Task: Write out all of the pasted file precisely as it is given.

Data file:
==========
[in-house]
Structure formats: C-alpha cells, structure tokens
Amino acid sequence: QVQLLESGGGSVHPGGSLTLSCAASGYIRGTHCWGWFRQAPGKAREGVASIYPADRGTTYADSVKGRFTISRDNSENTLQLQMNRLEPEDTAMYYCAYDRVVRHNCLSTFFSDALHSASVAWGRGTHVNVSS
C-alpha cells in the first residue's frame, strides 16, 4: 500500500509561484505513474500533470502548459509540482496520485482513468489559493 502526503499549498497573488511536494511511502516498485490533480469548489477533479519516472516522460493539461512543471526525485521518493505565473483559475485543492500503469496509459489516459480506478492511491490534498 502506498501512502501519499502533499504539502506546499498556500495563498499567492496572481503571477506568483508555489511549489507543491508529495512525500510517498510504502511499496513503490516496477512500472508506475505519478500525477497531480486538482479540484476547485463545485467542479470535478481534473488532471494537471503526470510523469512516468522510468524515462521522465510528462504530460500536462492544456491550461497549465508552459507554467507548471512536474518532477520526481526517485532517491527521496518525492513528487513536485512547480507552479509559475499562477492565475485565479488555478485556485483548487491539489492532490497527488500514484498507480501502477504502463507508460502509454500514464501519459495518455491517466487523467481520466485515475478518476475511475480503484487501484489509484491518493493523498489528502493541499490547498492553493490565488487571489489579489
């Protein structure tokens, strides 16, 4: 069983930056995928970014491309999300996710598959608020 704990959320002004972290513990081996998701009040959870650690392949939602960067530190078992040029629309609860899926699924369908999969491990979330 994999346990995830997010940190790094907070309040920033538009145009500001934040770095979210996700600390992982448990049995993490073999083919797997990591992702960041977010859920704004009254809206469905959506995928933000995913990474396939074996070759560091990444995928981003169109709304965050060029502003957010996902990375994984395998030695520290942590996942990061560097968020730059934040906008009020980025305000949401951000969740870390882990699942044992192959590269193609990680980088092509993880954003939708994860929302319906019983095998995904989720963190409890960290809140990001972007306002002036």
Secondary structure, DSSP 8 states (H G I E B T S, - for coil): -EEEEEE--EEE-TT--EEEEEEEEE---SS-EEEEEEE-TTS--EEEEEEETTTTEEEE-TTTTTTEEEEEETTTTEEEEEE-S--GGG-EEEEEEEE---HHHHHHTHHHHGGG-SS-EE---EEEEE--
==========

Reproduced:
[in-house]
Structure formats: C-alpha cells, structure tokens
Amino acid sequence: QVQLLESGGGSVHPGGSLTLSCAASGYIRGTHCWGWFRQAPGKAREGVASIYPADRGTTYADSVKGRFTISRDNSENTLQLQMNRLEPEDTAMYYCAYDRVVRHNCLSTFFSDALHSASVAWGRGTHVNVSS
C-alpha cells in the first residue's frame, strides 16, 4: 500500500509561484505513474500533470502548459509540482496520485482513468489559493 502526503499549498497573488511536494511511502516498485490533480469548489477533479519516472516522460493539461512543471526525485521518493505565473483559475485543492500503469496509459489516459480506478492511491490534498 502506498501512502501519499502533499504539502506546499498556500495563498499567492496572481503571477506568483508555489511549489507543491508529495512525500510517498510504502511499496513503490516496477512500472508506475505519478500525477497531480486538482479540484476547485463545485467542479470535478481534473488532471494537471503526470510523469512516468522510468524515462521522465510528462504530460500536462492544456491550461497549465508552459507554467507548471512536474518532477520526481526517485532517491527521496518525492513528487513536485512547480507552479509559475499562477492565475485565479488555478485556485483548487491539489492532490497527488500514484498507480501502477504502463507508460502509454500514464501519459495518455491517466487523467481520466485515475478518476475511475480503484487501484489509484491518493493523498489528502493541499490547498492553493490565488487571489489579489
């Protein structure tokens, strides 16, 4: 069983930056995928970014491309999300996710598959608020 704990959320002004972290513990081996998701009040959870650690392949939602960067530190078992040029629309609860899926699924369908999969491990979330 994999346990995830997010940190790094907070309040920033538009145009500001934040770095979210996700600390992982448990049995993490073999083919797997990591992702960041977010859920704004009254809206469905959506995928933000995913990474396939074996070759560091990444995928981003169109709304965050060029502003957010996902990375994984395998030695520290942590996942990061560097968020730059934040906008009020980025305000949401951000969740870390882990699942044992192959590269193609990680980088092509993880954003939708994860929302319906019983095998995904989720963190409890960290809140990001972007306002002036």
Secondary structure, DSSP 8 states (H G I E B T S, - for coil): -EEEEEE--EEE-TT--EEEEEEEEE---SS-EEEEEEE-TTS--EEEEEEETTTTEEEE-TTTTTTEEEEEETTTTEEEEEE-S--GGG-EEEEEEEE---HHHHHHTHHHHGGG-SS-EE---EEEEE--